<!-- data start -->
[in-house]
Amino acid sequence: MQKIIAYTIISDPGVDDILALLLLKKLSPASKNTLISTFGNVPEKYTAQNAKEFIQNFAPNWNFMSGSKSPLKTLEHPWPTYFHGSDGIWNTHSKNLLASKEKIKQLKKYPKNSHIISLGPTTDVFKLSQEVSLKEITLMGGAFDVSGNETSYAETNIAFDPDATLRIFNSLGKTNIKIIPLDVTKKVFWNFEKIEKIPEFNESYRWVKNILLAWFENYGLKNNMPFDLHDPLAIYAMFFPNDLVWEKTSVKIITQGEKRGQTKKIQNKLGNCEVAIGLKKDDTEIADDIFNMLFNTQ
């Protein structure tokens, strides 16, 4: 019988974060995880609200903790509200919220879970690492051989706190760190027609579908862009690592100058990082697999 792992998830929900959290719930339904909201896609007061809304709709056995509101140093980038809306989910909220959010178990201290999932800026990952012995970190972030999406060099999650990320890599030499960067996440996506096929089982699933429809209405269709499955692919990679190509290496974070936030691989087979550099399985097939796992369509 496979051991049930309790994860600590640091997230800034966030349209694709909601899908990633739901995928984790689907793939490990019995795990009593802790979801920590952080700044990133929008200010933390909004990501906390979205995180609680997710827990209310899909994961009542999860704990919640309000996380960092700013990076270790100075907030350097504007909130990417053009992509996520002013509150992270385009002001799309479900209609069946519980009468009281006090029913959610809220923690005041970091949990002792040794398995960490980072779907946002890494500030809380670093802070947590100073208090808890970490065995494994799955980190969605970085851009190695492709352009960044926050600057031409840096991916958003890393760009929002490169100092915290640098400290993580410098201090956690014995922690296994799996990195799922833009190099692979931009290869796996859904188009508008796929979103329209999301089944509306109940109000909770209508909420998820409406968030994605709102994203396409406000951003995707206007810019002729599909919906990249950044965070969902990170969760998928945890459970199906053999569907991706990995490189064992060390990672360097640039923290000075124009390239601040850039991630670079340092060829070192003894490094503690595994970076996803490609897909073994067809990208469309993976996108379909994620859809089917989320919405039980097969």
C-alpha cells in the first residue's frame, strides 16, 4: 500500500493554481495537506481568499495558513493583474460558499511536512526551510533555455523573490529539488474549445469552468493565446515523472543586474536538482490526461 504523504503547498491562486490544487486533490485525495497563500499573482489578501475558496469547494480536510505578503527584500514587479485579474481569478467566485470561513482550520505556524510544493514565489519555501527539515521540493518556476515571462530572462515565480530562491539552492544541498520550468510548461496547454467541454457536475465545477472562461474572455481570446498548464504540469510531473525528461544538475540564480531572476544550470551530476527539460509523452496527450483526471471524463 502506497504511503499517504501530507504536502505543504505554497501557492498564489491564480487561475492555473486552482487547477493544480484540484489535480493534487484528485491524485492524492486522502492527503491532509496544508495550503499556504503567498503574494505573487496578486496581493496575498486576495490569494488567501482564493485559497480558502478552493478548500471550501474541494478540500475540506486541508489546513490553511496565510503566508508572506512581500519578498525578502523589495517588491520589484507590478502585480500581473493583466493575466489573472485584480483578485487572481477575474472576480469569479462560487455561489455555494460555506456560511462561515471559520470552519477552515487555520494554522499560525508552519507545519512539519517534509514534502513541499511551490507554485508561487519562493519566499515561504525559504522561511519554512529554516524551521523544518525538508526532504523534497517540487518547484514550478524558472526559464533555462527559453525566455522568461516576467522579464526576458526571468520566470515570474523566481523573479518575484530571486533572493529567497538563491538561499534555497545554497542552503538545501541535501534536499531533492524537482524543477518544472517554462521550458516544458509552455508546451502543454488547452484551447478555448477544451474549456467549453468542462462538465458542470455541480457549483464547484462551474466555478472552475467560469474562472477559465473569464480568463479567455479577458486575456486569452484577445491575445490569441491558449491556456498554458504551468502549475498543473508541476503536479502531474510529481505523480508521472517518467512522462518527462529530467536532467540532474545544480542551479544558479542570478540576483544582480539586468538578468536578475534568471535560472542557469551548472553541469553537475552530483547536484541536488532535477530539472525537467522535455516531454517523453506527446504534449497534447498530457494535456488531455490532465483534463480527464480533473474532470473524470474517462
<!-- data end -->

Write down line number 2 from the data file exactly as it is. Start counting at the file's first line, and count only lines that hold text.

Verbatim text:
Amino acid sequence: MQKIIAYTIISDPGVDDILALLLLKKLSPASKNTLISTFGNVPEKYTAQNAKEFIQNFAPNWNFMSGSKSPLKTLEHPWPTYFHGSDGIWNTHSKNLLASKEKIKQLKKYPKNSHIISLGPTTDVFKLSQEVSLKEITLMGGAFDVSGNETSYAETNIAFDPDATLRIFNSLGKTNIKIIPLDVTKKVFWNFEKIEKIPEFNESYRWVKNILLAWFENYGLKNNMPFDLHDPLAIYAMFFPNDLVWEKTSVKIITQGEKRGQTKKIQNKLGNCEVAIGLKKDDTEIADDIFNMLFNTQ